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If "terrorism" means "the use of violence for political purposes," then we must recognize that the method is far from new. Yet since the seventies, the issue of "terrorism" has risen to the forefront of global concerns, to the point of trumping other issues far more destructive, such as poverty, illiteracy, underdevelopment, and AIDS.
All continents have experienced one or more forms of terrorism. But, since the first hijacking by Palestinian militants during the September 11th attacks perpetrated by Islamist suicide bombers, the Arab and Muslim worlds are singled out as the main sources of terrorism.
The concept is blurred because the nature of terrorist actions, motives, the means used and the targets are many and varied. It raises again the question of the relationship between the political act (motivation) and the act of terror (the means), that of legitimate violence (supposedly exercised by the states) and illegitimate (exercised by individuals or organizations sub national non-state) and ethical behavior (is that the dropping of the atomic bomb on Hiroshima is more ethical or more legitimate than September 11?) and the target audience (the target of terror is the main target? the real target is not she is often a country is the worldwide audience that seeks to alert, inform or influence?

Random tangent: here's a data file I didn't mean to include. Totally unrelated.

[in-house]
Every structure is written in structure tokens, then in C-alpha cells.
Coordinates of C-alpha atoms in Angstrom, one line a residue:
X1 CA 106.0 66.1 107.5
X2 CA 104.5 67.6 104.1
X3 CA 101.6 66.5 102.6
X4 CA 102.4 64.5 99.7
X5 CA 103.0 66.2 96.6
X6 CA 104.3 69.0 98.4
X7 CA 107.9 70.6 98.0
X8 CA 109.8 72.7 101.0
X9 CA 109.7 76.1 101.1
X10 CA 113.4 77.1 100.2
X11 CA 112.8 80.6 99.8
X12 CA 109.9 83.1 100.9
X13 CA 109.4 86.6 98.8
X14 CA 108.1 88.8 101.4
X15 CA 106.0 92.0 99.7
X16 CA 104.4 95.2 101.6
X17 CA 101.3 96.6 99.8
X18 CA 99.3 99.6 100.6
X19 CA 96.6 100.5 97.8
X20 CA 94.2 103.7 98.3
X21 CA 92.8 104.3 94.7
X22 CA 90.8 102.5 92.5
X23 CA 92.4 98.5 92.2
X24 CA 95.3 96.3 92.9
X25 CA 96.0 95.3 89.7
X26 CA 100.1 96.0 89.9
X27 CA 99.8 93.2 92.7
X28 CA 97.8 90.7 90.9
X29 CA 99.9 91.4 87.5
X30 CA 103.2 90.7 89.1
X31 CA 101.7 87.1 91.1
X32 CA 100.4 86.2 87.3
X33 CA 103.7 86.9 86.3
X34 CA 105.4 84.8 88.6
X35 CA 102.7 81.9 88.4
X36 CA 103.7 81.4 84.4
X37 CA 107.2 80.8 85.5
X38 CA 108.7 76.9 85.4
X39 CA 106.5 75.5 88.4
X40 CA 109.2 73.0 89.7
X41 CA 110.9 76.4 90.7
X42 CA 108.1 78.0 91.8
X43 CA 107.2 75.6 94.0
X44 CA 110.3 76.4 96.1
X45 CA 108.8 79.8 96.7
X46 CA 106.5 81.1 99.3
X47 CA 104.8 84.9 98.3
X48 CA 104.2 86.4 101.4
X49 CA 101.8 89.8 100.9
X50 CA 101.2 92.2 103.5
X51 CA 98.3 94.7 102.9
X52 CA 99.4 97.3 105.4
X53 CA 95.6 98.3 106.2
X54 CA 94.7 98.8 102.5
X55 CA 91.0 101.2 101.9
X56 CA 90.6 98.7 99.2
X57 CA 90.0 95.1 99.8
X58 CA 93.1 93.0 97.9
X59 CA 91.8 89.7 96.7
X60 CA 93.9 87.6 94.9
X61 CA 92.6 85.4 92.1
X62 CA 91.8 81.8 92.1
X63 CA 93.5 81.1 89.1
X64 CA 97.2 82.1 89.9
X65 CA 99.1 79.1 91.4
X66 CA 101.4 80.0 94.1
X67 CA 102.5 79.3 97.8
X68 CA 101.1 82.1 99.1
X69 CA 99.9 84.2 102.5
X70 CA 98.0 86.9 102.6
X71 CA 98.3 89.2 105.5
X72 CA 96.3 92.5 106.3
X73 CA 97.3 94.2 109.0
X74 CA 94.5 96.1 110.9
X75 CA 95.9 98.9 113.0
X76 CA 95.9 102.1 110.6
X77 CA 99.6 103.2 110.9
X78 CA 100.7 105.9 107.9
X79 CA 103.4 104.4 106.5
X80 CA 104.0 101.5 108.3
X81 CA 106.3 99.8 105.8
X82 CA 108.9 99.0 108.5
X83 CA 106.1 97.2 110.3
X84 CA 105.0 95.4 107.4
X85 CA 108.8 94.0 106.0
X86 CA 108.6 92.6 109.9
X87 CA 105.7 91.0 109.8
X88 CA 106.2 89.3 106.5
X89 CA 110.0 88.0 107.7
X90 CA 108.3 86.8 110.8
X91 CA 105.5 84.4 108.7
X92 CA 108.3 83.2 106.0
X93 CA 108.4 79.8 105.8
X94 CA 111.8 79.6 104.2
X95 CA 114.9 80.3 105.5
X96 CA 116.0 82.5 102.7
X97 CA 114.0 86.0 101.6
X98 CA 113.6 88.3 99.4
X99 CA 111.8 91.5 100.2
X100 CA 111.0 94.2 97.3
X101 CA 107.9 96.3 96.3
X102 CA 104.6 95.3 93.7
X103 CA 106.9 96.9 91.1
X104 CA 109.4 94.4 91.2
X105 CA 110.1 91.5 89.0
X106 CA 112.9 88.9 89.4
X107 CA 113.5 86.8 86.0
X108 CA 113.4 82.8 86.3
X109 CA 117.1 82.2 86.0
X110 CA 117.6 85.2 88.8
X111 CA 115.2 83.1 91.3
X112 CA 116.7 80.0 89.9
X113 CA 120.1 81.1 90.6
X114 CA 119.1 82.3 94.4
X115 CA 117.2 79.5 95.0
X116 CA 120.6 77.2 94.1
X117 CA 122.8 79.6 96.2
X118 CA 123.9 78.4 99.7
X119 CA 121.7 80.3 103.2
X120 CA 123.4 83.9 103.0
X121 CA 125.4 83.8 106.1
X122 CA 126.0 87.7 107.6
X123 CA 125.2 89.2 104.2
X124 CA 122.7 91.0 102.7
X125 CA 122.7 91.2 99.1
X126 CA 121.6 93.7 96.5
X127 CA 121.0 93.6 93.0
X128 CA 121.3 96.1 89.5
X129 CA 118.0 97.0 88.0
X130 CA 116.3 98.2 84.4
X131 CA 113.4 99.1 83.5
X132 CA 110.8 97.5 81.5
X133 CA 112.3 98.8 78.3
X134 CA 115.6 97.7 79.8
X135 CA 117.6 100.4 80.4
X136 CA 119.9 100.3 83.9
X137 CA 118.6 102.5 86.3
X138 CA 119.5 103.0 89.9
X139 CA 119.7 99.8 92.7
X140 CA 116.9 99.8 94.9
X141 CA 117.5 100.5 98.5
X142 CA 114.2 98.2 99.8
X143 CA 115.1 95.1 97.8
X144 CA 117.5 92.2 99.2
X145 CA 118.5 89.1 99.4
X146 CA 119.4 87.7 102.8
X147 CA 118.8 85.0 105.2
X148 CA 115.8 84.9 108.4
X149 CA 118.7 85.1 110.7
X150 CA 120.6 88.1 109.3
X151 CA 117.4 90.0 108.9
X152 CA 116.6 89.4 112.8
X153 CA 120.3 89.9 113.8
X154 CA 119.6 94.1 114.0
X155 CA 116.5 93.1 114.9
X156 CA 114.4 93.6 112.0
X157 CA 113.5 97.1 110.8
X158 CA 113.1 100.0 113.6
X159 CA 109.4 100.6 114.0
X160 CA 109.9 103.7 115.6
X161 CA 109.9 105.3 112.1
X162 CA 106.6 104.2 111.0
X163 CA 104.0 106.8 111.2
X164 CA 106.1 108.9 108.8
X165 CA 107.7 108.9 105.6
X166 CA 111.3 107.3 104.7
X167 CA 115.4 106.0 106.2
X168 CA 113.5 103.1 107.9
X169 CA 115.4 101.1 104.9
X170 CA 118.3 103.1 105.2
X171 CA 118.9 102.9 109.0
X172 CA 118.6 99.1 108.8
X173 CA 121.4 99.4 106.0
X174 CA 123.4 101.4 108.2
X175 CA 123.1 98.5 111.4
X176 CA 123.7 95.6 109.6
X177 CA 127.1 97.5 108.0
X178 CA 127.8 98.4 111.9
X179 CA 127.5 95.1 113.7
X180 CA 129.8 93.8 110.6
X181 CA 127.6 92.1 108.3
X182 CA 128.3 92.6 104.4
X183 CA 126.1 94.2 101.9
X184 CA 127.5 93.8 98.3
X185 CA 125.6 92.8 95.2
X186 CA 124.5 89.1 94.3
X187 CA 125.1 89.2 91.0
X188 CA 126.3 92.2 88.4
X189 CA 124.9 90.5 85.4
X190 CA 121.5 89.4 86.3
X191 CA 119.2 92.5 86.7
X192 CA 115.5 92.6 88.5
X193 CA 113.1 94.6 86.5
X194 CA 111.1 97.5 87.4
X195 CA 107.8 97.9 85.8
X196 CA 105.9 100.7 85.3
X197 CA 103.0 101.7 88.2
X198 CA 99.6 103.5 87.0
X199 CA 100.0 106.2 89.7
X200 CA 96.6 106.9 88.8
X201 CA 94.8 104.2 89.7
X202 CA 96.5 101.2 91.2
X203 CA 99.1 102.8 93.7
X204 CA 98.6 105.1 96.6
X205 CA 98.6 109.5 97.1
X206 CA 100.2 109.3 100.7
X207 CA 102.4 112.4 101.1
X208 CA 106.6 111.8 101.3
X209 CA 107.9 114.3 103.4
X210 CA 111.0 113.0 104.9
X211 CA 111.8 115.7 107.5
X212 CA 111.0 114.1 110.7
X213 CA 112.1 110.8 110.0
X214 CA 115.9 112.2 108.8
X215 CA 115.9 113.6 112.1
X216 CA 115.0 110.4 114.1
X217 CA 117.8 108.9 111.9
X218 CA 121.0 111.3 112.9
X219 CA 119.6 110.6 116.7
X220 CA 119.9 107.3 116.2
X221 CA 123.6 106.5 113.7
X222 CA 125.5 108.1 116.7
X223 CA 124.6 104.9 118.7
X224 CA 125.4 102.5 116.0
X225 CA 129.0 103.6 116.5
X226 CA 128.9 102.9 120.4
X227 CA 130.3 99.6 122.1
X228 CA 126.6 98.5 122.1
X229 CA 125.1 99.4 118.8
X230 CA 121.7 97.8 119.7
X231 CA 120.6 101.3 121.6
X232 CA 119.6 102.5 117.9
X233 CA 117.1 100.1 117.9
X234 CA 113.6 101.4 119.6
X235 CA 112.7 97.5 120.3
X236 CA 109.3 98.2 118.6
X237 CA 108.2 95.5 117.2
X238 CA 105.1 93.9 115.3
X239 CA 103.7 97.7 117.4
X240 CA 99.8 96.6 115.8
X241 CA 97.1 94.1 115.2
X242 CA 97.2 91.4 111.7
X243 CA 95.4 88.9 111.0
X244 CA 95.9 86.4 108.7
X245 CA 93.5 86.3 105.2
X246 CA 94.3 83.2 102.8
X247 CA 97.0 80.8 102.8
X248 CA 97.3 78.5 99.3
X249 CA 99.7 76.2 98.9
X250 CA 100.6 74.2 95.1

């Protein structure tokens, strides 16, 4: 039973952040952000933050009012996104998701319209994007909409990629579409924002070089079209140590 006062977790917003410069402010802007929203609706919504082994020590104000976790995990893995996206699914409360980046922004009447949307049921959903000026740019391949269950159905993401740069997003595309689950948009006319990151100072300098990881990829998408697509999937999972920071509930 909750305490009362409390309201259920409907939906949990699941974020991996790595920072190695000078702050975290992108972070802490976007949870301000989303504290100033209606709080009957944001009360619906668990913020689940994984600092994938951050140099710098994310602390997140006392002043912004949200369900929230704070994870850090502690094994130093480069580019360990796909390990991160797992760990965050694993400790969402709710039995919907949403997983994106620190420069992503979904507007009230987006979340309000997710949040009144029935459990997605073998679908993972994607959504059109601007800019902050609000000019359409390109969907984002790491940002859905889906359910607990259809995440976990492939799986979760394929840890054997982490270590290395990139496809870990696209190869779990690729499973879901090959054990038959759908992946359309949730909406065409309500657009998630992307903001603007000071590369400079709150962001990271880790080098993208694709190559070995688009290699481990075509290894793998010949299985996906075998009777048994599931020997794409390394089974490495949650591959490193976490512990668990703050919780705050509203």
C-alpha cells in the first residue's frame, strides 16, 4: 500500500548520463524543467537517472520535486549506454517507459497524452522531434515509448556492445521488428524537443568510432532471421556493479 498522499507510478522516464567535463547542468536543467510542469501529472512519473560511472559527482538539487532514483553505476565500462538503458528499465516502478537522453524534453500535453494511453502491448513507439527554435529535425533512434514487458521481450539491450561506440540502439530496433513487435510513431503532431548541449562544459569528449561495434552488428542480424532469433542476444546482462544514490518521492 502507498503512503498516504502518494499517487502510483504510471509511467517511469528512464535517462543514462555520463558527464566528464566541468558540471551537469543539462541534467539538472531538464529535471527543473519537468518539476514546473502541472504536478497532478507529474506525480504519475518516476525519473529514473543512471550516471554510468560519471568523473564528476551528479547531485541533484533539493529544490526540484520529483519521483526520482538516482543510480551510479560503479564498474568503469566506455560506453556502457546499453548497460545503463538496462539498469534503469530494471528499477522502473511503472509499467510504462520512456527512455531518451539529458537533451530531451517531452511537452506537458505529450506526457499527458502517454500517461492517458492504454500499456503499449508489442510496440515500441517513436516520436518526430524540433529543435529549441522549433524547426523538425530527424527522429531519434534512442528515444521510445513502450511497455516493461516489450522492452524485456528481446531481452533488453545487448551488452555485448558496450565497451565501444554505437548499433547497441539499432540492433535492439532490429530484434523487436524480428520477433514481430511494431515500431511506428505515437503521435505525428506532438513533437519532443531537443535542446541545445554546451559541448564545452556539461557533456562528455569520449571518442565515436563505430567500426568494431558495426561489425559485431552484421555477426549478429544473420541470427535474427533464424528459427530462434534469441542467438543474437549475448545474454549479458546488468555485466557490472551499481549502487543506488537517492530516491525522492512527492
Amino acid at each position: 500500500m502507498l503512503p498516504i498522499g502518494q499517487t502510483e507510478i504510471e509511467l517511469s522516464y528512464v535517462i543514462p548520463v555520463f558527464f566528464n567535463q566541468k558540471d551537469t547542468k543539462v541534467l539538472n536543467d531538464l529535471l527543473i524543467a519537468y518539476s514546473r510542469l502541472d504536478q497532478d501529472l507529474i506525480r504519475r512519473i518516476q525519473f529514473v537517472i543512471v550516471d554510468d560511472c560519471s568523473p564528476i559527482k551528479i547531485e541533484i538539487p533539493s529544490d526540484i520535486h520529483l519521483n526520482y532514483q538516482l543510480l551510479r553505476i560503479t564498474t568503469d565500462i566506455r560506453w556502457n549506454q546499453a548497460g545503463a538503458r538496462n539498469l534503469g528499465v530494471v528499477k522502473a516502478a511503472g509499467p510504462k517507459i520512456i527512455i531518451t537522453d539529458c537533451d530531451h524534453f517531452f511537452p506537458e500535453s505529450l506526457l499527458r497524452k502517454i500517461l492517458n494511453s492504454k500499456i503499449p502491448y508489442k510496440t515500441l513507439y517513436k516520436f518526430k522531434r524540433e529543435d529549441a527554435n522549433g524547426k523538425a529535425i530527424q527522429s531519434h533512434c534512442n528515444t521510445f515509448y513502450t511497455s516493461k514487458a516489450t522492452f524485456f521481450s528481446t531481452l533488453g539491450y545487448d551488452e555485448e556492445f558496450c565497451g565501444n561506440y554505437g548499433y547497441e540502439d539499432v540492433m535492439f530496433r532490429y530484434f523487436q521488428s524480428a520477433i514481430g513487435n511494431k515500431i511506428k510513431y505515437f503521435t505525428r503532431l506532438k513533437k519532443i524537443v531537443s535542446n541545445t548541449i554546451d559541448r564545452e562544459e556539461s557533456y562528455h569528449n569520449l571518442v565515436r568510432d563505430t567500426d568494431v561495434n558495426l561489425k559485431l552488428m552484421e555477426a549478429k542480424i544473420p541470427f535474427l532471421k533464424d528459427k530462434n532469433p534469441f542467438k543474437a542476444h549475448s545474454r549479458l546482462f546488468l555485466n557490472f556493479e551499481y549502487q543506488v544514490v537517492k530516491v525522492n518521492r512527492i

This definition largely overlaps with that of Jean-Marie Balencie for which terrorism is "a sequence of violence, properly planned and highly publicized, deliberately targeting non-military objectives to create a climate of fear and insecurity , to impress the population and its influence decision makers in order to modify decision Making (assign, negotiate, pay, release, suppress) and meet the objectives (political, economic, criminal) previously defined "(Jean-Marc Balencie: "A thousand and one faces of contemporary terrorism" in international issues, French literature, no.8, 2004, p.6)
This definition is inclusive enough to cover the many facets of terrorist action....